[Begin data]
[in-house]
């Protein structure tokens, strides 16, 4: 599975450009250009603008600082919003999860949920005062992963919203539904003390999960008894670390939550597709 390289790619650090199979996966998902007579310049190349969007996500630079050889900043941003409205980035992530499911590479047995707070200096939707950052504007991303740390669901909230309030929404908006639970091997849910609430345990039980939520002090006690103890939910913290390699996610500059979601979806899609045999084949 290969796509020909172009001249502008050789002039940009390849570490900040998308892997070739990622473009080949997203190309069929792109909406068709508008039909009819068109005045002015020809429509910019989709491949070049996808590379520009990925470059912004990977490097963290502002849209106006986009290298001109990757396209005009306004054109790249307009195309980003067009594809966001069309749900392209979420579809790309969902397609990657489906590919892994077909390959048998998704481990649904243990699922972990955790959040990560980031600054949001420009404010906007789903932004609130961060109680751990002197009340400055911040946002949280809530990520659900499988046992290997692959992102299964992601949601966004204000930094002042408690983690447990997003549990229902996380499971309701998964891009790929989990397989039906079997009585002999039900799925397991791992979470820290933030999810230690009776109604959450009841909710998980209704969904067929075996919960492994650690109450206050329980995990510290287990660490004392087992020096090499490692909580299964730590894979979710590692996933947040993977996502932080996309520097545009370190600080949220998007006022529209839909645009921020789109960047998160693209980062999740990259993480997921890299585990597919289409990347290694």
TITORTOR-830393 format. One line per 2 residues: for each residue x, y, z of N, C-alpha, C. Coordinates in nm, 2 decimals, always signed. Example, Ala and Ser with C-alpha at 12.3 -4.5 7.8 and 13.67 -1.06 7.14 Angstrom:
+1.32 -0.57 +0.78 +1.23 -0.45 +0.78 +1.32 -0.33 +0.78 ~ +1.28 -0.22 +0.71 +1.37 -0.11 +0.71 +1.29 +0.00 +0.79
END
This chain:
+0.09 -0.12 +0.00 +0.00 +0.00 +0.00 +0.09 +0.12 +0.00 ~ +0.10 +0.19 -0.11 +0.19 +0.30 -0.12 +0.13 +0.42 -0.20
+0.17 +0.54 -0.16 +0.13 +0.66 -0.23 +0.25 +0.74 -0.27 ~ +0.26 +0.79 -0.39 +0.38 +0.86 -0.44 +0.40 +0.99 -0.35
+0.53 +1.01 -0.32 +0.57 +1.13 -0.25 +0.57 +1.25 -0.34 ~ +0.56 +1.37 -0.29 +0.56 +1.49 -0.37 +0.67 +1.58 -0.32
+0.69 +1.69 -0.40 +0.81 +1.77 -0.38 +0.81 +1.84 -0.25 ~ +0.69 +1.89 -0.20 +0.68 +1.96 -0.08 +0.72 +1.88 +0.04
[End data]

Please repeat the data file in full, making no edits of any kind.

[in-house]
């Protein structure tokens, strides 16, 4: 599975450009250009603008600082919003999860949920005062992963919203539904003390999960008894670390939550597709 390289790619650090199979996966998902007579310049190349969007996500630079050889900043941003409205980035992530499911590479047995707070200096939707950052504007991303740390669901909230309030929404908006639970091997849910609430345990039980939520002090006690103890939910913290390699996610500059979601979806899609045999084949 290969796509020909172009001249502008050789002039940009390849570490900040998308892997070739990622473009080949997203190309069929792109909406068709508008039909009819068109005045002015020809429509910019989709491949070049996808590379520009990925470059912004990977490097963290502002849209106006986009290298001109990757396209005009306004054109790249307009195309980003067009594809966001069309749900392209979420579809790309969902397609990657489906590919892994077909390959048998998704481990649904243990699922972990955790959040990560980031600054949001420009404010906007789903932004609130961060109680751990002197009340400055911040946002949280809530990520659900499988046992290997692959992102299964992601949601966004204000930094002042408690983690447990997003549990229902996380499971309701998964891009790929989990397989039906079997009585002999039900799925397991791992979470820290933030999810230690009776109604959450009841909710998980209704969904067929075996919960492994650690109450206050329980995990510290287990660490004392087992020096090499490692909580299964730590894979979710590692996933947040993977996502932080996309520097545009370190600080949220998007006022529209839909645009921020789109960047998160693209980062999740990259993480997921890299585990597919289409990347290694």
TITORTOR-830393 format. One line per 2 residues: for each residue x, y, z of N, C-alpha, C. Coordinates in nm, 2 decimals, always signed. Example, Ala and Ser with C-alpha at 12.3 -4.5 7.8 and 13.67 -1.06 7.14 Angstrom:
+1.32 -0.57 +0.78 +1.23 -0.45 +0.78 +1.32 -0.33 +0.78 ~ +1.28 -0.22 +0.71 +1.37 -0.11 +0.71 +1.29 +0.00 +0.79
END
This chain:
+0.09 -0.12 +0.00 +0.00 +0.00 +0.00 +0.09 +0.12 +0.00 ~ +0.10 +0.19 -0.11 +0.19 +0.30 -0.12 +0.13 +0.42 -0.20
+0.17 +0.54 -0.16 +0.13 +0.66 -0.23 +0.25 +0.74 -0.27 ~ +0.26 +0.79 -0.39 +0.38 +0.86 -0.44 +0.40 +0.99 -0.35
+0.53 +1.01 -0.32 +0.57 +1.13 -0.25 +0.57 +1.25 -0.34 ~ +0.56 +1.37 -0.29 +0.56 +1.49 -0.37 +0.67 +1.58 -0.32
+0.69 +1.69 -0.40 +0.81 +1.77 -0.38 +0.81 +1.84 -0.25 ~ +0.69 +1.89 -0.20 +0.68 +1.96 -0.08 +0.72 +1.88 +0.04